Sensitivity to touch causes physical discomfort and even pain for some people on the spectrum. Try imagining the feeling of cutting a fingernail too short. Now imagine that feeling all over your body. A fourth-grade girl I worked with wore lots of colorful combinations of clothing that were a few years behind the current style. When I interviewed her mother, she told me she bought used clothing for her daughter because it was the only clothing soft enough for her. When her daughter was a toddler, the girl had complained one day of “bees stinging” her arms. Later that evening, when her mother pulled off her daughter’s shirt to get her ready for bed, the little girl smiled for the first time that day. “No more bees,” she said.
Matt worked with an occupational therapist, who taught us a brushing and joint compression practice to help with tactile tolerance. And, with our pediatrician’s permission, we let Matt play in the snow in his long-sleeved tee shirt without a jacket. Matt still prefers shorts, but he can tolerate jeans now and he has bought dress pants for job interviews.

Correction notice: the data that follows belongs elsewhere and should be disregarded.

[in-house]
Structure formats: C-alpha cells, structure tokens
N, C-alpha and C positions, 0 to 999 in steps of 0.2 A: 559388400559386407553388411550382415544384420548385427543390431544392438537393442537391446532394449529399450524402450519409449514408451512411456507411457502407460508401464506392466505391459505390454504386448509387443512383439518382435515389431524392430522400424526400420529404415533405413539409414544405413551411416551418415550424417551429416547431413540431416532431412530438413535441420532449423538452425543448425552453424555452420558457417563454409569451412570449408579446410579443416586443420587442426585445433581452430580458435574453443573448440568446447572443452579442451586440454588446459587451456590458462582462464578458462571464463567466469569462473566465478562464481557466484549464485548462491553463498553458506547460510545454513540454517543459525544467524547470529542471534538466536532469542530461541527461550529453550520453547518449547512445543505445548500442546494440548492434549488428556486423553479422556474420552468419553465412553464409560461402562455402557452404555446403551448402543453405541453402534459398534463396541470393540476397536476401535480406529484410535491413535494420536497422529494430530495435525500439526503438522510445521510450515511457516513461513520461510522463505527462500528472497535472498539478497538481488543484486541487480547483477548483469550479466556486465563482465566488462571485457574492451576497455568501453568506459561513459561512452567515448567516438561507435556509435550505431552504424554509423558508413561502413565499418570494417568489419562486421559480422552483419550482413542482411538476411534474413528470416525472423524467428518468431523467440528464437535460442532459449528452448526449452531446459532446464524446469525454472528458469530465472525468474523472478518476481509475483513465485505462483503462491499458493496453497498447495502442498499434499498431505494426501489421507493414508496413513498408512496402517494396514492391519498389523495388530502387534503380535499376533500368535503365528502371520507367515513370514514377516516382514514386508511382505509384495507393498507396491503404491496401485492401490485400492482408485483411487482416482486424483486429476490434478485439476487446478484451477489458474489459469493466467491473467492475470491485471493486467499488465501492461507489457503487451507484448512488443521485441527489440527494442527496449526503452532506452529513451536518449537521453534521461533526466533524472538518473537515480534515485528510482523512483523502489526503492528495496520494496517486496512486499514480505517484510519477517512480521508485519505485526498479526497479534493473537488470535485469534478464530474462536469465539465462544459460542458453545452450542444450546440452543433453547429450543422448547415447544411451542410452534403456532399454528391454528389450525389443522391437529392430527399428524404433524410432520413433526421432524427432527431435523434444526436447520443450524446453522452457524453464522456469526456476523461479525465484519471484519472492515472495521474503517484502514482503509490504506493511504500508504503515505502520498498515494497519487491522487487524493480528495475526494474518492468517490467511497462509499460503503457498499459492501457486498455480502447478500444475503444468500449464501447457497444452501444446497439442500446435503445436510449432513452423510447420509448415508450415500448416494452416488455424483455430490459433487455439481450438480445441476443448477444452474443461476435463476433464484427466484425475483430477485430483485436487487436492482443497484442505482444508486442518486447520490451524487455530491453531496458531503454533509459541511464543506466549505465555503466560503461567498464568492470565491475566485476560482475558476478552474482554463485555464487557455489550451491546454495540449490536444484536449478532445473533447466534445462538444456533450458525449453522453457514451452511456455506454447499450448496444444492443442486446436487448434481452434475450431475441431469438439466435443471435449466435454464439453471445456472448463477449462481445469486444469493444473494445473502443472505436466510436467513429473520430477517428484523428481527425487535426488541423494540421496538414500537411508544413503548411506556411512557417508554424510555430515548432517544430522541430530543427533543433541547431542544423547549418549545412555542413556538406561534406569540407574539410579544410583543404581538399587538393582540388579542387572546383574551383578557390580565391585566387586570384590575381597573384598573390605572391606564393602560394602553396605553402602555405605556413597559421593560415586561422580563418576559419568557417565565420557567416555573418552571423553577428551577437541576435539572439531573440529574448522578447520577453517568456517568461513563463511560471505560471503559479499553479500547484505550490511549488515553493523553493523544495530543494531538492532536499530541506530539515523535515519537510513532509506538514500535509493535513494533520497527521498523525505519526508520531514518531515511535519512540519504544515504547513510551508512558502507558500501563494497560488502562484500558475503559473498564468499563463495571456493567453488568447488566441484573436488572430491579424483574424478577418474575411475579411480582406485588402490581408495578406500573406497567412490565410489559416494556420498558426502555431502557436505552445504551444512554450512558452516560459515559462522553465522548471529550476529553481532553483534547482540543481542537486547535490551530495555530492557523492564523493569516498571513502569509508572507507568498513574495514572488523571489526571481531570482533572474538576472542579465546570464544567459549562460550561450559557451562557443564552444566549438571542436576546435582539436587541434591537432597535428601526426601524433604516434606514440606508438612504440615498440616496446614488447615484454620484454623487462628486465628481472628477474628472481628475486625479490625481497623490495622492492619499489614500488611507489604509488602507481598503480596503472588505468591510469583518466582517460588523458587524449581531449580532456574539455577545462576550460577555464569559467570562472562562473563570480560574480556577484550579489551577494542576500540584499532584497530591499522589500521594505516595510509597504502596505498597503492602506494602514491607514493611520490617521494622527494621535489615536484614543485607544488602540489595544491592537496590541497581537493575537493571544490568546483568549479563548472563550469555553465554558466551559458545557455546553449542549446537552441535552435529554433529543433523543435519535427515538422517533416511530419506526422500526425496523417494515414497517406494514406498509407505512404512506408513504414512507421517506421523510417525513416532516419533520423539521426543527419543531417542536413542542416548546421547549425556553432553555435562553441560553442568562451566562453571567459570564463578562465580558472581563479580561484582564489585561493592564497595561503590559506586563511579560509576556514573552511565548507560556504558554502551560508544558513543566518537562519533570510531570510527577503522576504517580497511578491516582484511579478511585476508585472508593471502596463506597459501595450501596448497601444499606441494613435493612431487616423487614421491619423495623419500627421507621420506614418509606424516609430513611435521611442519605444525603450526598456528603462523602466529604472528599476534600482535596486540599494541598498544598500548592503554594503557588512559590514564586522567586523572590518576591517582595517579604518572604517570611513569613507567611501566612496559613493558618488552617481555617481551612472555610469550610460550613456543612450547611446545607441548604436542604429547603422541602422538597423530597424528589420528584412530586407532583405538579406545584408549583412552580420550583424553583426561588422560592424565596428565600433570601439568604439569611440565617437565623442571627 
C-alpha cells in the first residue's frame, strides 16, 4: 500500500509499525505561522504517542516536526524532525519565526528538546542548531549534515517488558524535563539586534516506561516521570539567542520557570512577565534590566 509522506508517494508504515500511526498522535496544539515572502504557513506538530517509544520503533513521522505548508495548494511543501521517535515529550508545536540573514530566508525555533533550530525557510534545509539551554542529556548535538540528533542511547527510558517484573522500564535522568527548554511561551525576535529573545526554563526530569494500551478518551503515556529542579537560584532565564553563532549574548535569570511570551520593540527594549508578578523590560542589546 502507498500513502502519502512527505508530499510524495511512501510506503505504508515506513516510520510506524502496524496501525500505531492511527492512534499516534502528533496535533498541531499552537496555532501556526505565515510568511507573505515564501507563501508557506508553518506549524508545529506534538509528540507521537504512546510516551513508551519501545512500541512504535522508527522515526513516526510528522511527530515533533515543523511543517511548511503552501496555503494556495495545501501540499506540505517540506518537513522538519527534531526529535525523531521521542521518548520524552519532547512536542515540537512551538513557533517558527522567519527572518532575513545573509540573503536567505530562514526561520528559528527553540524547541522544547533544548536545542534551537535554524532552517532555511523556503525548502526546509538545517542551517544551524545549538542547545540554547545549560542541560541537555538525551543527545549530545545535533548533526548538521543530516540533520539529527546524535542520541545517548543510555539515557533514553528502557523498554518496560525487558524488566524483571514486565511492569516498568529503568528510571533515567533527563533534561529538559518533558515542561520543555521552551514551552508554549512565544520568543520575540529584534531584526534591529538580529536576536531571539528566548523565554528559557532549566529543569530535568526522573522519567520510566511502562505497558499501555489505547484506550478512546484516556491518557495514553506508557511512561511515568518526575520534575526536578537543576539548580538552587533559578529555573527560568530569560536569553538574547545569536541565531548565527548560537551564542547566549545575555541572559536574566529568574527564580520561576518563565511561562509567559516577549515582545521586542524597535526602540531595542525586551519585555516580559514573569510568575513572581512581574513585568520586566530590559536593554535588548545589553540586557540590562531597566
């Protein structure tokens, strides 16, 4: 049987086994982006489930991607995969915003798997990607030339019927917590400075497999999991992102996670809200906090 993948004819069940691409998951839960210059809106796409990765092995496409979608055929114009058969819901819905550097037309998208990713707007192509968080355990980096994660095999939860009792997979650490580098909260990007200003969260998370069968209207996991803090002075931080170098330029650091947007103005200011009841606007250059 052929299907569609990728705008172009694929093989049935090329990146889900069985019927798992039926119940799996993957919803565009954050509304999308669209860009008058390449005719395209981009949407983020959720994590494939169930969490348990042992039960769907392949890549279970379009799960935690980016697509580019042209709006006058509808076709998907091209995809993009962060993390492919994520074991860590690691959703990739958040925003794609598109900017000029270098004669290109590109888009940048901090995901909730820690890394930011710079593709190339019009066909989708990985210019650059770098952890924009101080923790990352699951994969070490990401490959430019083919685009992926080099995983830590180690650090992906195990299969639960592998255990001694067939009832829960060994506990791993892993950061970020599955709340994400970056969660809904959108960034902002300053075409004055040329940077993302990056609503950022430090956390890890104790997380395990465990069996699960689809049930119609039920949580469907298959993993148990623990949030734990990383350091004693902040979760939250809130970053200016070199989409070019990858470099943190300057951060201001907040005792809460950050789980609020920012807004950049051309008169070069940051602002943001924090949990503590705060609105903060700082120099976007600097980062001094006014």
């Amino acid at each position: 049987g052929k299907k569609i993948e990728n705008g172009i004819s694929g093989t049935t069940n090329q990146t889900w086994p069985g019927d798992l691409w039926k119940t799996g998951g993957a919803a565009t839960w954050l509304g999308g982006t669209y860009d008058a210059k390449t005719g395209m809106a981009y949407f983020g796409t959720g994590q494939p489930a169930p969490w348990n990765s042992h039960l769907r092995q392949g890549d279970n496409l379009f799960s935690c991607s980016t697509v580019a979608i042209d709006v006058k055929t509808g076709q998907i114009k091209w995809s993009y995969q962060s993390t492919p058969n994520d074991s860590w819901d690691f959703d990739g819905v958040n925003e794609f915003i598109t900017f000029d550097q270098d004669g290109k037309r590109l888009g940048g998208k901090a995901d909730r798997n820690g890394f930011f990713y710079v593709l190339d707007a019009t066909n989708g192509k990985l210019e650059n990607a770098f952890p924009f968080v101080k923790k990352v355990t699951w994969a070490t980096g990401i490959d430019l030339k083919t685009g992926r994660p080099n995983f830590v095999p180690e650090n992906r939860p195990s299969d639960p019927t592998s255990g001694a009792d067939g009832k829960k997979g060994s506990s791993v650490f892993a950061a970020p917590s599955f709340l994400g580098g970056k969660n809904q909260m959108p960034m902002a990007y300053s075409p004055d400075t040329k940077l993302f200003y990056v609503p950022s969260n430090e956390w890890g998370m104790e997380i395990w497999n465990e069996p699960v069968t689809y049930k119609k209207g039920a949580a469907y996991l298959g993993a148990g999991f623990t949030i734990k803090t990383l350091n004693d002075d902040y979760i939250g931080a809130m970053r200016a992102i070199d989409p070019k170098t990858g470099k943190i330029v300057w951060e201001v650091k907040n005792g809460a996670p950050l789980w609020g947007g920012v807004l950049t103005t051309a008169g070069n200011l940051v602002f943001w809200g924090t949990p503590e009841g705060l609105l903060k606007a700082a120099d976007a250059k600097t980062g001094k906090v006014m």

There is a good reason for some kids’ lack of eye contact.
Research at the Vanderbilt Brain Institute has found that children with deficits in sensory processing have trouble processing visual and auditory information at the same time. It’s been compared to watching a badly dubbed foreign movie, with the sound and video not matching up. This may explain why some kids on the spectrum cover their ears when overwhelmed, and why some kids don’t use eye contact when listening. Instead they look elsewhere. Once my son and I were having an argument, and I was shouting about something when he started to laugh. This, of course, made me yell louder. “What are you laughing at?” I shouted. Matt smiled. “Your lips look funny right now,” he said.
When he was a baby, Matt seemed to stare at the outline of our heads instead of at our faces, but by the time he was talking and gesturing, his eye contact did not look unusual. I didn’t even know he was looking at my lips sometimes. In my work, I see many kids on the spectrum who have typical eye contact. Some have learned from their parents’ or therapists’ reminders to look at people. Some look directly at my eyes, some look at my neck and some stare hard without looking away as expected during conversations.